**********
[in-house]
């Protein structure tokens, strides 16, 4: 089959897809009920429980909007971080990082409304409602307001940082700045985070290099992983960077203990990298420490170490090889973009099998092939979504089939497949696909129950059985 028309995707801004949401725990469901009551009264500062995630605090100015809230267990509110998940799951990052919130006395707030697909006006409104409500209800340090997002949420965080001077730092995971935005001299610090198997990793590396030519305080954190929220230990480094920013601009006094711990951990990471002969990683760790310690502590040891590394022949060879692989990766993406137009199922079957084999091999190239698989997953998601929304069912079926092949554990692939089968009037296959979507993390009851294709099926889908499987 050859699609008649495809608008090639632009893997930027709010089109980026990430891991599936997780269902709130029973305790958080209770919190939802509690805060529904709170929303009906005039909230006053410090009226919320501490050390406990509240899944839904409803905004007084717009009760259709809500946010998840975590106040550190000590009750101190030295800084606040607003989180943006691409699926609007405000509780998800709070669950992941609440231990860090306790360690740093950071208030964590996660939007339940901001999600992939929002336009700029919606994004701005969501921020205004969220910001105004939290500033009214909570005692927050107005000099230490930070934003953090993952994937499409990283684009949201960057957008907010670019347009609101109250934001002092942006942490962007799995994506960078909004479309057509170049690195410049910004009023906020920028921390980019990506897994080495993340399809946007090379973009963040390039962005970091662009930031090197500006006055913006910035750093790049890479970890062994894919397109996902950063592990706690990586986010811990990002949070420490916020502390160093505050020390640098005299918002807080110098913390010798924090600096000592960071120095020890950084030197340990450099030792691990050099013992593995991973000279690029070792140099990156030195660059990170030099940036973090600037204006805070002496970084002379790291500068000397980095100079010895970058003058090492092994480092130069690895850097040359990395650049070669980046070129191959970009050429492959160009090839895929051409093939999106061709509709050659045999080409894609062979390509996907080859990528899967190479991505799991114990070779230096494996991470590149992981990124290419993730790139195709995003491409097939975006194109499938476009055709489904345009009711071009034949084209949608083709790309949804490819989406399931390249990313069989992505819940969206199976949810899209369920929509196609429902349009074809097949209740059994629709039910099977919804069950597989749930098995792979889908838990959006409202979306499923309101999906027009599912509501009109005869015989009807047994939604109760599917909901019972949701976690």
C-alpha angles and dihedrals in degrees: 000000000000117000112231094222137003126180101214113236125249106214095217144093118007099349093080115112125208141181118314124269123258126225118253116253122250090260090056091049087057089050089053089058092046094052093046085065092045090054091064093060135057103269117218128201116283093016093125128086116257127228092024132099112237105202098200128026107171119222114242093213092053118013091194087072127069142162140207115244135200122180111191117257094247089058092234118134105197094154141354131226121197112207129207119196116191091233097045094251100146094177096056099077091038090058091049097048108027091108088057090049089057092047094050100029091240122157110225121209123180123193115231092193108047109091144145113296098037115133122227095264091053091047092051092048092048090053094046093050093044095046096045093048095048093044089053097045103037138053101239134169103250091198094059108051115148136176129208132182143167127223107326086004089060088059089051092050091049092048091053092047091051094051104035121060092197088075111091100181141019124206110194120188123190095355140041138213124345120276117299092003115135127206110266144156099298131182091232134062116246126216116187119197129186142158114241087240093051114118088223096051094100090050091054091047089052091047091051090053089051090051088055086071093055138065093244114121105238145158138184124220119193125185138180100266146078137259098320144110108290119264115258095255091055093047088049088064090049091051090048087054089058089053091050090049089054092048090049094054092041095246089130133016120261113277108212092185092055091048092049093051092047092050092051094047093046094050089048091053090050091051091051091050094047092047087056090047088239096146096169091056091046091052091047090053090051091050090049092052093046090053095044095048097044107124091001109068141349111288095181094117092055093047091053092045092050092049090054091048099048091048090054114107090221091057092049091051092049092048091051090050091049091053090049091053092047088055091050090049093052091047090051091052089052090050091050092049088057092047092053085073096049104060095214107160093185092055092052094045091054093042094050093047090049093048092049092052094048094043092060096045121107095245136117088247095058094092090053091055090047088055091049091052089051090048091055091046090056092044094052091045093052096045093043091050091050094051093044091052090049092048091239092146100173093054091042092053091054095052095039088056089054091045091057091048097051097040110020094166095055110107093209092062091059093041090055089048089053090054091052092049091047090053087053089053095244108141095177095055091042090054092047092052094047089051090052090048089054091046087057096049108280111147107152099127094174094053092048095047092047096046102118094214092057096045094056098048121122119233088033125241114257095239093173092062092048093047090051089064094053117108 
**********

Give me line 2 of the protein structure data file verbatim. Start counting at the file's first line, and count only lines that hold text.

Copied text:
């Protein structure tokens, strides 16, 4: 089959897809009920429980909007971080990082409304409602307001940082700045985070290099992983960077203990990298420490170490090889973009099998092939979504089939497949696909129950059985 028309995707801004949401725990469901009551009264500062995630605090100015809230267990509110998940799951990052919130006395707030697909006006409104409500209800340090997002949420965080001077730092995971935005001299610090198997990793590396030519305080954190929220230990480094920013601009006094711990951990990471002969990683760790310690502590040891590394022949060879692989990766993406137009199922079957084999091999190239698989997953998601929304069912079926092949554990692939089968009037296959979507993390009851294709099926889908499987 050859699609008649495809608008090639632009893997930027709010089109980026990430891991599936997780269902709130029973305790958080209770919190939802509690805060529904709170929303009906005039909230006053410090009226919320501490050390406990509240899944839904409803905004007084717009009760259709809500946010998840975590106040550190000590009750101190030295800084606040607003989180943006691409699926609007405000509780998800709070669950992941609440231990860090306790360690740093950071208030964590996660939007339940901001999600992939929002336009700029919606994004701005969501921020205004969220910001105004939290500033009214909570005692927050107005000099230490930070934003953090993952994937499409990283684009949201960057957008907010670019347009609101109250934001002092942006942490962007799995994506960078909004479309057509170049690195410049910004009023906020920028921390980019990506897994080495993340399809946007090379973009963040390039962005970091662009930031090197500006006055913006910035750093790049890479970890062994894919397109996902950063592990706690990586986010811990990002949070420490916020502390160093505050020390640098005299918002807080110098913390010798924090600096000592960071120095020890950084030197340990450099030792691990050099013992593995991973000279690029070792140099990156030195660059990170030099940036973090600037204006805070002496970084002379790291500068000397980095100079010895970058003058090492092994480092130069690895850097040359990395650049070669980046070129191959970009050429492959160009090839895929051409093939999106061709509709050659045999080409894609062979390509996907080859990528899967190479991505799991114990070779230096494996991470590149992981990124290419993730790139195709995003491409097939975006194109499938476009055709489904345009009711071009034949084209949608083709790309949804490819989406399931390249990313069989992505819940969206199976949810899209369920929509196609429902349009074809097949209740059994629709039910099977919804069950597989749930098995792979889908838990959006409202979306499923309101999906027009599912509501009109005869015989009807047994939604109760599917909901019972949701976690």